841: Audiophiles

Explain xkcd: It's 'cause you're dumb.
Revision as of 15:36, 21 October 2014 by Pudder (talk | contribs) (Explanation: Fixed link)
Jump to: navigation, search
For years, I took the wrong lesson from that Monster Cable experiment and only listened to my music through alligator-clipped coat hangers.
Title text: For years, I took the wrong lesson from that Monster Cable experiment and only listened to my music through alligator-clipped coat hangers.


The joke centers around the fact that the higher the data stream rate of the sound, the better the sound will, well, sound. This is obvious when it comes to video files, but less so when it comes to audio files. Almost everyone knows that a 1080p video picture has better resolution than a 480p picture, because the 1080p image has thousands and thousands more pixels in it. And with this higher picture resolution or "quality" there's a direct relationship to the amount of data contained in the picture. For this reason, online video pictures are generally of much worse quality than your HD-TV, because streaming all that data is hard work for the internet, so they stream a lousy quality picture in order to move all that picture information in a timely manner. Cell phones are to sound what a bad website is to video; it moves just enough information to get the point across without being a stunning reproduction of standing next to the action. For reference, the data rate from listening to an audio CD is 1411 kbps, over 117 times better than a cell phone.

The title text is referring to a forum post from audioholics.com, where a user did a blind audio test using monster cable and coat hangers with soldered on alligator clips and the audiophiles were unable to discern any difference.


[Cueball and Megan are talking over the telephone. The first two panels are split diagonally. Cueball is at a store, holding a box, and Megan is consulting with him.]
Cueball: Do we have an RCA-to-3.5mm female-female plug? I'm getting some speakers for the new Xbox, since the monitor doesn't have any.
Megan: Are they crappy laptop speakers? Ugh.
[Cueball is standing next to a sale rack.]
Cueball: Does it matter? I just want to hear if I'm getting shot at, not savor every detail of a beautiful musical soundscape.
Megan: You've never heard a beautiful musical soundscape. You listen to 96kbps flv rips from YouTube.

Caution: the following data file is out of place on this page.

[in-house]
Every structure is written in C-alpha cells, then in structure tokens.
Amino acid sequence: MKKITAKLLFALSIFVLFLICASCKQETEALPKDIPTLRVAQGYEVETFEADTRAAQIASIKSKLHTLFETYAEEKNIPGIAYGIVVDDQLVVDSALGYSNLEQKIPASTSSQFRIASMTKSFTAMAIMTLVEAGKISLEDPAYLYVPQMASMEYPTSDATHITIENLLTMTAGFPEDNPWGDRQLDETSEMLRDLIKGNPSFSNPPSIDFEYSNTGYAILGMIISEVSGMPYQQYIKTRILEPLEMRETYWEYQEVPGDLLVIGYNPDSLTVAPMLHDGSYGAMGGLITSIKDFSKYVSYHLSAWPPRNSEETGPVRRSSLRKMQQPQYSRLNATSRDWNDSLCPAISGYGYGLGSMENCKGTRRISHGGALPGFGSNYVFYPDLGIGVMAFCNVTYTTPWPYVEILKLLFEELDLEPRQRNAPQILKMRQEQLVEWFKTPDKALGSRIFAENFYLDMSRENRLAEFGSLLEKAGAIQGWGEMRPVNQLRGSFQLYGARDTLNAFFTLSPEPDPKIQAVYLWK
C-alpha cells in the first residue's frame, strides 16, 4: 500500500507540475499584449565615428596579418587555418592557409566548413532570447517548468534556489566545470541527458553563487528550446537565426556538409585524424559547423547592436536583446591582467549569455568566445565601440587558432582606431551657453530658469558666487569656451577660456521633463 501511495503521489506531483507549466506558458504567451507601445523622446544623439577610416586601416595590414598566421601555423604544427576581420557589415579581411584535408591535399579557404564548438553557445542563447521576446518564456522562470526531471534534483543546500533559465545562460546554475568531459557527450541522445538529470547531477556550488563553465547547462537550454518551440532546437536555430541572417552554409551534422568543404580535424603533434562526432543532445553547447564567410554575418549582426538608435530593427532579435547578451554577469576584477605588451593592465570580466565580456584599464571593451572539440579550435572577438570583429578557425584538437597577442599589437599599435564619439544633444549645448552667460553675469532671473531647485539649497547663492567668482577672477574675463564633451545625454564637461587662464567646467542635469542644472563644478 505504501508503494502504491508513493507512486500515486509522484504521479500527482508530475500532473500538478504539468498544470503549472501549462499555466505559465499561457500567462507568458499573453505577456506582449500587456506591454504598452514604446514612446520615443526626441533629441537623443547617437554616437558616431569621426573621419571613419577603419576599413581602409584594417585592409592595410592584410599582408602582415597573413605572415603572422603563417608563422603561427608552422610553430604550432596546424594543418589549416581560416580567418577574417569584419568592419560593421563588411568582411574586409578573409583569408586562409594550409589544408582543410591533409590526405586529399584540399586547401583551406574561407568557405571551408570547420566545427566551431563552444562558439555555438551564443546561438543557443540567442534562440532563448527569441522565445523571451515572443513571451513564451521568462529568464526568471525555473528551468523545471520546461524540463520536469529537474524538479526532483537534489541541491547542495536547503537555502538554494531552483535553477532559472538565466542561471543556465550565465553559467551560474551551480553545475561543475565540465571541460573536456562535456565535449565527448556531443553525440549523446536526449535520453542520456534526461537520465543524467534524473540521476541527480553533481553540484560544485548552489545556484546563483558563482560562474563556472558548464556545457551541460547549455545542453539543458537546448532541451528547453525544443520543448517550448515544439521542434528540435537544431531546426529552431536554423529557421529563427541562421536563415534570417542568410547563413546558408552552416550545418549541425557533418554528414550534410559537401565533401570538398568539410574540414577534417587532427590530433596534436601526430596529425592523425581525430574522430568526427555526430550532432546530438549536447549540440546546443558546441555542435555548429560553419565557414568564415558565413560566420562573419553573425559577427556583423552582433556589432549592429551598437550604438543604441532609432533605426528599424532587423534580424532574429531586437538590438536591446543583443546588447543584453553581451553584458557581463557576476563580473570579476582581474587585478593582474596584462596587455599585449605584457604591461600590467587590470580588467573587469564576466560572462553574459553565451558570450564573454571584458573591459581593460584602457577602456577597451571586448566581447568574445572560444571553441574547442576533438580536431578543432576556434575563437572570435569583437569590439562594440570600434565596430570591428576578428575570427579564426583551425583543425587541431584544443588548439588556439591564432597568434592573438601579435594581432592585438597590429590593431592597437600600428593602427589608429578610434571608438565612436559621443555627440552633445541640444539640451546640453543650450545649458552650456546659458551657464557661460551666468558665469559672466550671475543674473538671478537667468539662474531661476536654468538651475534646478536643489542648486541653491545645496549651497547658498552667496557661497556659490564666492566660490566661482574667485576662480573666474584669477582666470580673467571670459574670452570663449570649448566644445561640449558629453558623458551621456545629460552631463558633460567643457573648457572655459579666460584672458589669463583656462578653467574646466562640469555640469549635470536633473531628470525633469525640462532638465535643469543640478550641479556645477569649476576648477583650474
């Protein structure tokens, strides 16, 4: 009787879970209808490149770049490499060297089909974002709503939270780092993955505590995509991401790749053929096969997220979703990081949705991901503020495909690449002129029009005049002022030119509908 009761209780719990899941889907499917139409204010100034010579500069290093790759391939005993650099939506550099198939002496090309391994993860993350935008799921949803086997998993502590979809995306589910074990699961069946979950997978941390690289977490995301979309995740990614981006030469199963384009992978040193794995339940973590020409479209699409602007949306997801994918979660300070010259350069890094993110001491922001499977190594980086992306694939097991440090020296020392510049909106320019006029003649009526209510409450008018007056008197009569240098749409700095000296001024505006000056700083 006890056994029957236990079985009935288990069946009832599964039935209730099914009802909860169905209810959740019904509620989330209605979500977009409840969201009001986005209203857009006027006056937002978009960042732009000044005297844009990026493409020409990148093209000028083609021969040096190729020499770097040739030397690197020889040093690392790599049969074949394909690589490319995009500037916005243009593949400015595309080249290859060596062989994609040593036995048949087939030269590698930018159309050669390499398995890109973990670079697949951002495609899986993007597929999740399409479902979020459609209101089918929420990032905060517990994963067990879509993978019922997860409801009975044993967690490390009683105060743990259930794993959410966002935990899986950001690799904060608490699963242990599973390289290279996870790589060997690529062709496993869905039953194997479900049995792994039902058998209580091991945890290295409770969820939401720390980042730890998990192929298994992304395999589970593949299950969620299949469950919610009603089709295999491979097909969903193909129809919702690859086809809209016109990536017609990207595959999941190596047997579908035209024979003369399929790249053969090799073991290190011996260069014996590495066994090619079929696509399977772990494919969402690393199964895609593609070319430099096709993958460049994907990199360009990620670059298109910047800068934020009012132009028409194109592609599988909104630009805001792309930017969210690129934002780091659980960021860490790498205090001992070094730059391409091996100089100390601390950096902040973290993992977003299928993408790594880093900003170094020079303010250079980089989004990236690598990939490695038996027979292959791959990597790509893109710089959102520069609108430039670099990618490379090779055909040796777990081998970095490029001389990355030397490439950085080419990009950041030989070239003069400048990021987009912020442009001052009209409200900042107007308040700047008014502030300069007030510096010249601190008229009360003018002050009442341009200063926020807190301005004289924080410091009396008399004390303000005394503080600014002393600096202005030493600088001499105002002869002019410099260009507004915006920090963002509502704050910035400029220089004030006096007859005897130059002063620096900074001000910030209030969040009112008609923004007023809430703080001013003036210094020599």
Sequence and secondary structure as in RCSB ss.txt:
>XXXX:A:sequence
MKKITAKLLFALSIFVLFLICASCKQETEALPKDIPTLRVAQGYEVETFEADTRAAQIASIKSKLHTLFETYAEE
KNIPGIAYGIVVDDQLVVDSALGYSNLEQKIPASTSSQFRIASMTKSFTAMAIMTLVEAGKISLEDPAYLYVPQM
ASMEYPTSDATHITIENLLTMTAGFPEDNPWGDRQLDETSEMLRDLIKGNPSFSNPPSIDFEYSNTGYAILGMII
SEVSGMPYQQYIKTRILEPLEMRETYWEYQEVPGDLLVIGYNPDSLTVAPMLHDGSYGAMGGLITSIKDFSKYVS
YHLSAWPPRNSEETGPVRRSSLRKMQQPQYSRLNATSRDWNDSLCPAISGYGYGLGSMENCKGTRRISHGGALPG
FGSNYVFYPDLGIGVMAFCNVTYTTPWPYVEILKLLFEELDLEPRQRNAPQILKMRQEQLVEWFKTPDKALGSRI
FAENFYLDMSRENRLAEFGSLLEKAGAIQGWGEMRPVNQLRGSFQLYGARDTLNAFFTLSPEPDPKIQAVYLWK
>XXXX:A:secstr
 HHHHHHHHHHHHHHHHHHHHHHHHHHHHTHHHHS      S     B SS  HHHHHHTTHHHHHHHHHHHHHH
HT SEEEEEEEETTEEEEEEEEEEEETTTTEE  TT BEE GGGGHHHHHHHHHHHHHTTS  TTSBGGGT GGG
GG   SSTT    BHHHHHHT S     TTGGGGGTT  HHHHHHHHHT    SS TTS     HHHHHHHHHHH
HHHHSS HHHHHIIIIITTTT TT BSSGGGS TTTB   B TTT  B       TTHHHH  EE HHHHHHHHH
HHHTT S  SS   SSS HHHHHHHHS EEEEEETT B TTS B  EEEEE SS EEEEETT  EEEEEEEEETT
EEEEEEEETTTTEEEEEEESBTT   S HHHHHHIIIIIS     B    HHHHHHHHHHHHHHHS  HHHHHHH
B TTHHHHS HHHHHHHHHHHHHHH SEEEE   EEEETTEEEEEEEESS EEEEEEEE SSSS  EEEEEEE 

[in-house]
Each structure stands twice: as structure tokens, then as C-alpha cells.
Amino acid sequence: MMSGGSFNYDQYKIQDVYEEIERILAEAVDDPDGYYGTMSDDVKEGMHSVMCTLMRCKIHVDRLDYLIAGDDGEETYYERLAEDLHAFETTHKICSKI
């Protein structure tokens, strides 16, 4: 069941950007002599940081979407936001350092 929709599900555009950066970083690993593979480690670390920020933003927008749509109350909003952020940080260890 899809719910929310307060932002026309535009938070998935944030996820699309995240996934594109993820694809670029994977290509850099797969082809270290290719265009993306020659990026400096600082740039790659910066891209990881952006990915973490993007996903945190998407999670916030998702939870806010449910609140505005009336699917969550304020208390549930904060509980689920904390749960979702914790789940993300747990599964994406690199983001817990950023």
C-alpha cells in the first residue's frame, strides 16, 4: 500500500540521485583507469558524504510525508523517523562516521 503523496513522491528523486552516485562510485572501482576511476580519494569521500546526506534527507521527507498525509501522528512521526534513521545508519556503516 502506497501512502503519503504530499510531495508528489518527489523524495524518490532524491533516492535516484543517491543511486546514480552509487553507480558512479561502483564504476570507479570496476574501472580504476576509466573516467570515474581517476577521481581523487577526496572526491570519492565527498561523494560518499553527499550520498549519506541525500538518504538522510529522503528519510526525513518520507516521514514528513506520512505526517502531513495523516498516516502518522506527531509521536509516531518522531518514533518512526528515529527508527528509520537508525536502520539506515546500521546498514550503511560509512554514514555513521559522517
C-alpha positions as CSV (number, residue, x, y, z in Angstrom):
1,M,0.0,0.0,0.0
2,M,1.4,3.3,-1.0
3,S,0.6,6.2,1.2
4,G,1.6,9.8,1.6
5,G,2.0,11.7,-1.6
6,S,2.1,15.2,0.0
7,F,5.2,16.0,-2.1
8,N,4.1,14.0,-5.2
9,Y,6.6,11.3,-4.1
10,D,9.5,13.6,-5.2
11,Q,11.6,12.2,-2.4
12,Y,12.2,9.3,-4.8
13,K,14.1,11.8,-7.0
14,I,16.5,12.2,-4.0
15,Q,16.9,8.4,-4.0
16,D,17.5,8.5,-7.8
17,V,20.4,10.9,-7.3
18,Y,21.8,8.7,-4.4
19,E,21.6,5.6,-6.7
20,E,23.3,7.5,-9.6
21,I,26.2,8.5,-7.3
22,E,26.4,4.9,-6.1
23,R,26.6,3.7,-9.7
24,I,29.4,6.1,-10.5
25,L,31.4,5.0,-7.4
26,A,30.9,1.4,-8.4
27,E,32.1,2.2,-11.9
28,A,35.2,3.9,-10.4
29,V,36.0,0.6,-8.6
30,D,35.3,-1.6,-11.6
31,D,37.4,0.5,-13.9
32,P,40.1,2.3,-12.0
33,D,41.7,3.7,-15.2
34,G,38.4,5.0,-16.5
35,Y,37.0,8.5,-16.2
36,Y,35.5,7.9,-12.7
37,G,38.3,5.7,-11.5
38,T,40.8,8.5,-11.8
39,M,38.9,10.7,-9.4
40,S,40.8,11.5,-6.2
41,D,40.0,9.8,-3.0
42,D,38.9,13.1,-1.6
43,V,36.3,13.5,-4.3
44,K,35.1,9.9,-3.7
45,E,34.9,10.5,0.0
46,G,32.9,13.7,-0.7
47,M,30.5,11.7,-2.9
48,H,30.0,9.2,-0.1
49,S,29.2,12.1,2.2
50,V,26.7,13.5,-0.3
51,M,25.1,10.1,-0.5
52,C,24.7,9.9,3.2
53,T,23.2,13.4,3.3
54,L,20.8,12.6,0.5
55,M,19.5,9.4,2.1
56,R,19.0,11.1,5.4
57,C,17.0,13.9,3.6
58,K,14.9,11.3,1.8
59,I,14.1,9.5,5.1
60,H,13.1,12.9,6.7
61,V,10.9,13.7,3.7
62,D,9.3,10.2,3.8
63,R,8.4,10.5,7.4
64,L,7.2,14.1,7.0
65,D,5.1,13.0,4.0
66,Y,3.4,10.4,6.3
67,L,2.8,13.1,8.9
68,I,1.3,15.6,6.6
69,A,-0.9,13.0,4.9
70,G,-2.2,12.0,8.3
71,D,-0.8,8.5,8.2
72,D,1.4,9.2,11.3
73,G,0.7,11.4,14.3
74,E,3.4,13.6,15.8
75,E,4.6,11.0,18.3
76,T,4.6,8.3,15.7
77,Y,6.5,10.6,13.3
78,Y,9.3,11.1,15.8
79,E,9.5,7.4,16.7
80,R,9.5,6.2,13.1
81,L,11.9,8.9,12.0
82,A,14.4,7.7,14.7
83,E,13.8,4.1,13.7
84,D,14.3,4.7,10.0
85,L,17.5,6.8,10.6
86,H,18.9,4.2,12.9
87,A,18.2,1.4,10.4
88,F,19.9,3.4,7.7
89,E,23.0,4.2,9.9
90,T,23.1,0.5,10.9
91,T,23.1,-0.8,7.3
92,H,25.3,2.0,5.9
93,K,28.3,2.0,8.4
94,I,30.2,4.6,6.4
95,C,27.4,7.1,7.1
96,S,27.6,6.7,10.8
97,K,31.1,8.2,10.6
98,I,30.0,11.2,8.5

[Megan is walking.]
Cueball: Whatever. I'm just going to get these $20 speakers. Five watts will be plenty.
Megan: Five watts for a living room sound system? Is that a joke?
Cueball: No, this is a joke: How many audiophiles does it take to change a lightbulb?
Megan: How many?
Cueball: I'll tell you later—you wouldn't appreciate the punchline over this 12kbps cell phone codec.

comment.png add a comment! ⋅ comment.png add a topic (use sparingly)! ⋅ Icons-mini-action refresh blue.gif refresh comments!


I find that once you have a set of good headphones, that's all you really need. The difference between crappy laptop speakers and a 200$ set of gaming headphones is massive, but the gap between a 200$ set of headphones and a 400$ set of headphones is a bit of padding and a marginally nicer sound. Davidy²²[talk] 09:56, 9 March 2013 (UTC)

This kind of argument could be made about all sorts of price ranges. For a poor middle schooler with no job and no allowance, spending $15 on a set of headphones pushes the limits of price-performance. If you make millions of dollars a year, what's another $200 if it buys you some better sound quality and nice padding?Diszy (talk) 21:17, 25 June 2014 (UTC)

That must not be the girl from 586 19:54, 22 July 2013 (UTC)

-- It could be her; maybe Cueball finally "got some culture" in her.

Is it just me or is the lowest sign in panel 2 actually reading "SALE?" (with a question mark)? It's rather small and might be a blurred "!", but maybe it's a little extra joke. -- 00:09, 14 May 2017 (UTC)

based on the intensity of the SALEs above that one, it may or may not be a "snake? snake!? snaaake!!!" reference. Probably just me tho.
On an unrelated note, am I the only who read the "96Kbps" as "%Kbps"? 15:33, 21 February 2018 (UTC)